Sugar, honey ah, honey | Herald of the Deccan

I’m no fan of Archies’ bubble-gum pop song Sugar from 1969, but it’s a bit catchy and undeniably appropriate:


Ah, darling, darling

You are my candy girl

And you make me want you.

It is appropriate because I am a sugar drug addict, a junkie. I need it, whether it’s in the form of simple carbs, alcohol, or the sugary treats themselves. And I use the seemingly hyperbolic term “junkie” because it turns out it’s not hyperbolic at all! Recent studies on the impact of sugar on our brains suggest that its influence and addictive properties rival those of cocaine.

Speaking of cocaine (and sugar), in Sigmund Freud’s book Cocaine papers for over a century, he had already warned us about the neurological threat posed by sugar. Freud actually suggested that sugar, for him more dangerous than cocaine, was probably responsible for much of the neurosis he discerned in modern social life. He thought sugar drove us all crazy.

But we don’t need to give credit to a drunken misogynist who has never been able to cure any of his patients. Leave the neurological issues aside. The physiological damage that sugars cause us is unquestionable (I use the plural to take into account the fructose and glucose in which all of our sugars, carbohydrates and alcohols are broken down). The simplest example would be their role in catalyzing type II diabetes. And with India having the second highest number of patients with type II diabetes in the world and the highest number of cases of prediabetes, sugars are more than just fun, and even more than addictive. They could in fact turn out to be an existential threat.

Again, this is not hyperbolic. Look at the statistics. About 3% of all deaths in India are attributable to diabetes. That’s almost a million people a year. If you were to compare the numbers of deaths attributable to terrorism, it’s too tiny to care. And yet India has spent and continues to spend countless crores, it has changed long-standing legal regimes, curtailed citizens’ rights and freedoms, ushered in a regime of mass surveillance, brutally demonetized its currency, and much more. again in order to combat the security challenge ostensibly posed by terrorism. What has he done, however, to deal with the crisis posed by diabetes, both in terms of preventable deaths and the enormous financial burden for both the citizen and the state?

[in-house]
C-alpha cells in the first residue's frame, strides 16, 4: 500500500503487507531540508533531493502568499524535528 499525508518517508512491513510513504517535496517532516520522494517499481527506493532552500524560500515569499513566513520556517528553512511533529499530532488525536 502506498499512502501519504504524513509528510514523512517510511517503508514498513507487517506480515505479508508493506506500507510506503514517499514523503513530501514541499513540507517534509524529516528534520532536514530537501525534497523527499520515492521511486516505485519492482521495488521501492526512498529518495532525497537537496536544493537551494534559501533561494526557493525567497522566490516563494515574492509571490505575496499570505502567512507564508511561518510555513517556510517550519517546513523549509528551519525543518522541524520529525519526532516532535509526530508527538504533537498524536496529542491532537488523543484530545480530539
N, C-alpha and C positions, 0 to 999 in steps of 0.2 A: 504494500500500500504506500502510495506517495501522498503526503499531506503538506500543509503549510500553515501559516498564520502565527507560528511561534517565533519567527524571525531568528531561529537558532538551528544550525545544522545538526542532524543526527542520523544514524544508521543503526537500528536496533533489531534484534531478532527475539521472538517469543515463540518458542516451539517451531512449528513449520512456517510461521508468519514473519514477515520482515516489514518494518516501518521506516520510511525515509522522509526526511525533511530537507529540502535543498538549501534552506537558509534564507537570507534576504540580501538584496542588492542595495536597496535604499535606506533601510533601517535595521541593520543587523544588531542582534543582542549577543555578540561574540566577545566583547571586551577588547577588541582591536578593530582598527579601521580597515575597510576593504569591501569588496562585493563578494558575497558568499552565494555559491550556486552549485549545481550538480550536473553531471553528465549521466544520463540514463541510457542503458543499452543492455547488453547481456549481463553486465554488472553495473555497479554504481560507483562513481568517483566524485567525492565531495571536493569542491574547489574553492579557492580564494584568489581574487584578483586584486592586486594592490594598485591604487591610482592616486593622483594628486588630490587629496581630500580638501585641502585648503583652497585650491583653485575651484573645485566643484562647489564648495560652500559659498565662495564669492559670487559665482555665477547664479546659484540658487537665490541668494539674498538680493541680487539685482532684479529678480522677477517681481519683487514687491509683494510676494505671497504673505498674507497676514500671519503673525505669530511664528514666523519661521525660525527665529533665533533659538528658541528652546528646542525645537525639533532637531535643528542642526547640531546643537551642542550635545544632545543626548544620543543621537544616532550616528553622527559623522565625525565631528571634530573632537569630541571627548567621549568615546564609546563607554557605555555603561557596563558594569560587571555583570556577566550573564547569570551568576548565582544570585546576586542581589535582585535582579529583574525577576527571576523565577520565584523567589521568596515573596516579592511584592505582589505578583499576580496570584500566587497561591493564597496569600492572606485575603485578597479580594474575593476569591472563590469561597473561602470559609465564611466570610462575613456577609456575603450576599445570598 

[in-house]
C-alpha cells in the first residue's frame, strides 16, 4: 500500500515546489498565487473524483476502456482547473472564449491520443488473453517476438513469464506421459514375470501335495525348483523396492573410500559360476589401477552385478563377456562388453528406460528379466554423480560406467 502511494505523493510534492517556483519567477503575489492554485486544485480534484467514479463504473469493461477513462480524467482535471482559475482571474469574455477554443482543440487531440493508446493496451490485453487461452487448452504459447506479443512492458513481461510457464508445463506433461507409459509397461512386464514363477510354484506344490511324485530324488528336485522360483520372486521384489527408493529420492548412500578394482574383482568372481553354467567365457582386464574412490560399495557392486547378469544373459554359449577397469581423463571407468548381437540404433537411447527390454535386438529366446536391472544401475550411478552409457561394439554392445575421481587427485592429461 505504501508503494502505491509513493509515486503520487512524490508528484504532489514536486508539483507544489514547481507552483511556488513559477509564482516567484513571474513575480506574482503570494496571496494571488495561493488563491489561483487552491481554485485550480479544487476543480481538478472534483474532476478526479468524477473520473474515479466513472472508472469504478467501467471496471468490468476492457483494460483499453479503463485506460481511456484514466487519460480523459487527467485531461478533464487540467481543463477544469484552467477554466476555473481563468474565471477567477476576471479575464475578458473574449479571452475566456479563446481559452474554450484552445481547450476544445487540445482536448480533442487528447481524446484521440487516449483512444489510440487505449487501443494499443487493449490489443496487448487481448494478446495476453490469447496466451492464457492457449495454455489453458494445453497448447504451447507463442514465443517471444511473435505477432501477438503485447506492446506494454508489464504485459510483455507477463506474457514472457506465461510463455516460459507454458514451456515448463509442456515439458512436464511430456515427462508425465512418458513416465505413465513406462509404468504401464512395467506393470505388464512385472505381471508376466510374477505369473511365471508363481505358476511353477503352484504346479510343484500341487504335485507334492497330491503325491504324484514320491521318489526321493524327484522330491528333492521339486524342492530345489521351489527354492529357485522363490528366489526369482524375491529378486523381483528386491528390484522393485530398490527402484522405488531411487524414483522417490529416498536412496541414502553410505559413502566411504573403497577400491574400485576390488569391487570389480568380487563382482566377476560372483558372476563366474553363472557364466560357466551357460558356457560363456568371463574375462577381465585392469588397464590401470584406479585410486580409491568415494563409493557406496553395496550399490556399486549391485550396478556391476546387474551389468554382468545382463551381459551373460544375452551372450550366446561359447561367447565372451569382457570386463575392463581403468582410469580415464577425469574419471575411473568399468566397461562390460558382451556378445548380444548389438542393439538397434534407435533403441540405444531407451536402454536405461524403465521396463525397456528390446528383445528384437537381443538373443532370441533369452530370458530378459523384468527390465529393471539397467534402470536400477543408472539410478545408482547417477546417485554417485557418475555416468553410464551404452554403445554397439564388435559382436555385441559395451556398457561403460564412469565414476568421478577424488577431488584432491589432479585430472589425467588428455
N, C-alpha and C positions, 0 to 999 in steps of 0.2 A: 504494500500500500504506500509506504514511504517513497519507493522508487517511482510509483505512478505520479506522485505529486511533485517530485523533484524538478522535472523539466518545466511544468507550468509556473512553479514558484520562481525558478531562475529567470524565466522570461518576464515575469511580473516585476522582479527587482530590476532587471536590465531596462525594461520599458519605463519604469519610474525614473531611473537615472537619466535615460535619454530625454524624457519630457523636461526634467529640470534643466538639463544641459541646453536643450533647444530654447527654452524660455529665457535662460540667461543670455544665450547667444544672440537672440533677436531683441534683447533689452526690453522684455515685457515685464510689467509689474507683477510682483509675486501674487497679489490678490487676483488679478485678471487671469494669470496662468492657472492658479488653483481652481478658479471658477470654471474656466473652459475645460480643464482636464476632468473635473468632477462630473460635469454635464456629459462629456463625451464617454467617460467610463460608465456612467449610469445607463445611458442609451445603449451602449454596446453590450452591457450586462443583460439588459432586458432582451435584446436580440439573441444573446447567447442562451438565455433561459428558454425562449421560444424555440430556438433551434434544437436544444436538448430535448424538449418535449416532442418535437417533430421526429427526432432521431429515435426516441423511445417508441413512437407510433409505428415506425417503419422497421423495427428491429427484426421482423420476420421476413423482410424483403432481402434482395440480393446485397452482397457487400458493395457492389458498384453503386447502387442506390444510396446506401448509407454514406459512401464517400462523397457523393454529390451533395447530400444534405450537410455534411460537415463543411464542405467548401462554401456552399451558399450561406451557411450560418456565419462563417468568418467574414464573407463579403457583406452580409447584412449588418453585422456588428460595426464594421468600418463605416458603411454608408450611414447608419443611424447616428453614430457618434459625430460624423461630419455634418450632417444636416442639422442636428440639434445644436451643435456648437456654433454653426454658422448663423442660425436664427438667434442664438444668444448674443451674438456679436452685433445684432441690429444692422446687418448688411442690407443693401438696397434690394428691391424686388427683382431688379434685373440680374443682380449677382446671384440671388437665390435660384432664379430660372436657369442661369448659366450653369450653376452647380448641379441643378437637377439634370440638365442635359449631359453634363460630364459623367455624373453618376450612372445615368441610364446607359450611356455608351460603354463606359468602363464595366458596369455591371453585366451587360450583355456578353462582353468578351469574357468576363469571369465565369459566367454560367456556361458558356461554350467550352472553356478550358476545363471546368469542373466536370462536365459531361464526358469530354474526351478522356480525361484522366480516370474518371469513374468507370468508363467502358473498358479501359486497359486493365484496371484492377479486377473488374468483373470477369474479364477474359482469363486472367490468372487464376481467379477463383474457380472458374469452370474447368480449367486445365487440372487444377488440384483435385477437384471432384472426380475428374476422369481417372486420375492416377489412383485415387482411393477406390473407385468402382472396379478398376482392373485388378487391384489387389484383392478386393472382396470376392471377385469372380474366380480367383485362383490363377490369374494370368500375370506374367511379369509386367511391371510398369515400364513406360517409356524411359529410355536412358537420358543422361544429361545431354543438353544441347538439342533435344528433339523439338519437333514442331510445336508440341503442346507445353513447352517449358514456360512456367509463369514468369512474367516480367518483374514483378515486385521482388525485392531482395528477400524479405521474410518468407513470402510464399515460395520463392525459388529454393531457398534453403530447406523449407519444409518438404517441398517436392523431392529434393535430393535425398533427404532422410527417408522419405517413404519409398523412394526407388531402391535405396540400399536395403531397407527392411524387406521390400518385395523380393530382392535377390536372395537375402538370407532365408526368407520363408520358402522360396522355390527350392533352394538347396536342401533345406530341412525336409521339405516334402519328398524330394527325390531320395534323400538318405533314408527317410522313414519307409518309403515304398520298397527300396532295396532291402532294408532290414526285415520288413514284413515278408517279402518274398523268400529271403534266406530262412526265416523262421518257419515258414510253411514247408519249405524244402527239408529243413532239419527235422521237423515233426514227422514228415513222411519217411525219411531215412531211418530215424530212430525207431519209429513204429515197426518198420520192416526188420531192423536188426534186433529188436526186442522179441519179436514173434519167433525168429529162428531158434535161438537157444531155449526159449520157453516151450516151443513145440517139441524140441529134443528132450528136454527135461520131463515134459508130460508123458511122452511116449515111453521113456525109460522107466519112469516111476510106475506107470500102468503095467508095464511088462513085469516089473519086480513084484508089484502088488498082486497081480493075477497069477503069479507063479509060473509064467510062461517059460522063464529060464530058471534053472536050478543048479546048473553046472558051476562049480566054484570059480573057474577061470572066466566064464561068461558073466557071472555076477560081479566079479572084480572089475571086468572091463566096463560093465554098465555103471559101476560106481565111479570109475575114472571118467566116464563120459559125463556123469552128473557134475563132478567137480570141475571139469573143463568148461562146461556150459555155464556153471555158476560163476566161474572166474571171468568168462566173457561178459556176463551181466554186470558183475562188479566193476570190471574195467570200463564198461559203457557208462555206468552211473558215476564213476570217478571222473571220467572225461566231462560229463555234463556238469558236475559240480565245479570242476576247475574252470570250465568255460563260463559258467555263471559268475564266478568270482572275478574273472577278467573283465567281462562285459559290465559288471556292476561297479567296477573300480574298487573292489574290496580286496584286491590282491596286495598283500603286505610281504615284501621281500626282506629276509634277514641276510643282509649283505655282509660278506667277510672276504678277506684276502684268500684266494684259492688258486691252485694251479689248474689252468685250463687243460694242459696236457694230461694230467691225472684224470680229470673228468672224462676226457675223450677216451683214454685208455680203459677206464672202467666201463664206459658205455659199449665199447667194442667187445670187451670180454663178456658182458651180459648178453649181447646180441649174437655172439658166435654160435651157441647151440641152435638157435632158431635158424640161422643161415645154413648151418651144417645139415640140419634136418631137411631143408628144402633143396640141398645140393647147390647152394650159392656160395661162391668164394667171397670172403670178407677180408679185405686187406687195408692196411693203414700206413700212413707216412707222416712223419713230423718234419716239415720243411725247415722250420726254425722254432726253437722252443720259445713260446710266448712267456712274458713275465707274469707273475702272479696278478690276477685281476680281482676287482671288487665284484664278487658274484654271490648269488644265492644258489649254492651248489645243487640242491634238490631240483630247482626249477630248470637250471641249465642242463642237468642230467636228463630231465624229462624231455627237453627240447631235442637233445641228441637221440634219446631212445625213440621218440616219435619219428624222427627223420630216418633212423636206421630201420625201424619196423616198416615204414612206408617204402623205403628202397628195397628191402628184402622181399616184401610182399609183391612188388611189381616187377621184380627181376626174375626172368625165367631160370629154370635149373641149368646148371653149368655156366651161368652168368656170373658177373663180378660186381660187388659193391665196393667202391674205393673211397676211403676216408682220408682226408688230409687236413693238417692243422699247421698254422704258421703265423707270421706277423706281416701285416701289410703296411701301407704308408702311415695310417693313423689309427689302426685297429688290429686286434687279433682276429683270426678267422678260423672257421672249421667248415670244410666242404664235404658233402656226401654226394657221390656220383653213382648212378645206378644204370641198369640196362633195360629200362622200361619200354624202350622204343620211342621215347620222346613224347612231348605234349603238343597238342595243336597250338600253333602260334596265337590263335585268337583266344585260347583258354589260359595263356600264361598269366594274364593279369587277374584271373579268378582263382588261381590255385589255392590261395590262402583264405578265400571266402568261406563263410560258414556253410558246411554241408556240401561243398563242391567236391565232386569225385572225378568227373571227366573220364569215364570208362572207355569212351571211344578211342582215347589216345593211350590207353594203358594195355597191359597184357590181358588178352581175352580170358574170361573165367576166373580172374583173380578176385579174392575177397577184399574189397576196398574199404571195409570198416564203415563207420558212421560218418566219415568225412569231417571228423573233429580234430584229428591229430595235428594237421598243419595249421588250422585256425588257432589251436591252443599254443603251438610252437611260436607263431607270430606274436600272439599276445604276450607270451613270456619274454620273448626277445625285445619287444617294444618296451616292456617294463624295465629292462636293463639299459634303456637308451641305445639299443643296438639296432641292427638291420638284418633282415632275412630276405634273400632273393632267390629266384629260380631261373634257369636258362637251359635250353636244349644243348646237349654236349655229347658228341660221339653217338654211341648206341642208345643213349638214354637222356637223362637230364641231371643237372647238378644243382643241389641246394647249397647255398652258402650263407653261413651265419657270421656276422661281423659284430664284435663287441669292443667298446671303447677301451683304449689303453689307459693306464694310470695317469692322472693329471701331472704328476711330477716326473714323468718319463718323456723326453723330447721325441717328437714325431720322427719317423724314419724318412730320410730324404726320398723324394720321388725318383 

Some would say this is an unfair juxtaposition. One is about the sovereignty and integrity of the nation state, while the other is a public health issue. Fair enough. Take Covid then. Since hitting India, Covid has caused half as many deaths as diabetes in a single year. And again, India has spent countless crores, changed laws, shortened fees, increased surveillance, etc. What has he done, in comparison, for the public health crisis of diabetes?

Although it is a barely rivaled “epidemic”, the only national level strategy or system to treat, detect or prevent diabetes in India is the poorly funded and poorly funded National Cancer Prevention and Control Program. even more poorly administered, Diabetes, Cardiovascular Diseases and Stroke (NPCDCS), a motley set of pilot programs, operating ad hoc and without urgency, innovation or vision, within the framework of the National Health Mission of the Ministry of Health. Indians with diabetes pay out of their own pockets five times the total NPDCCS budget for their treatment each year – so something is clearly wrong.

Changing our perspective from public health to public awareness, the way we gleefully gorge ourselves on simple carbohydrates, white rice, white flour, and other fiber-free favorites like juices, crisps and cookies, packaged foods loaded with sugar, as well as fried foods, sugar in our teas and sweets, alcoholic drinks, sweet cocktails, colas, etc., is indicative of total resignation on the part of our public authorities – when it comes to is sugar, while it is expensive and ends up killing, freedom seems reign supreme. The polar opposite of the position on terrorism, Covid and other priorities. Perhaps when the ailing population drops from 10% to 25% or more, as expected soon, strategic resources will finally be allocated to the epidemic.

Until then, we wait, and we sing with the Archies …

Oh, sugar

Pour some sugar on it, honey

Pour some sugar on it, baby

Make your life so sweet, yeah, yeah, yeah.

(Aakash Singh Rathore as Dr Jekyll is professor of philosophy, politics and law, author and editor of over 20 books and account, and as Mr Hyde one of the top Ironman triathletes in India)

Rachel J. Bradford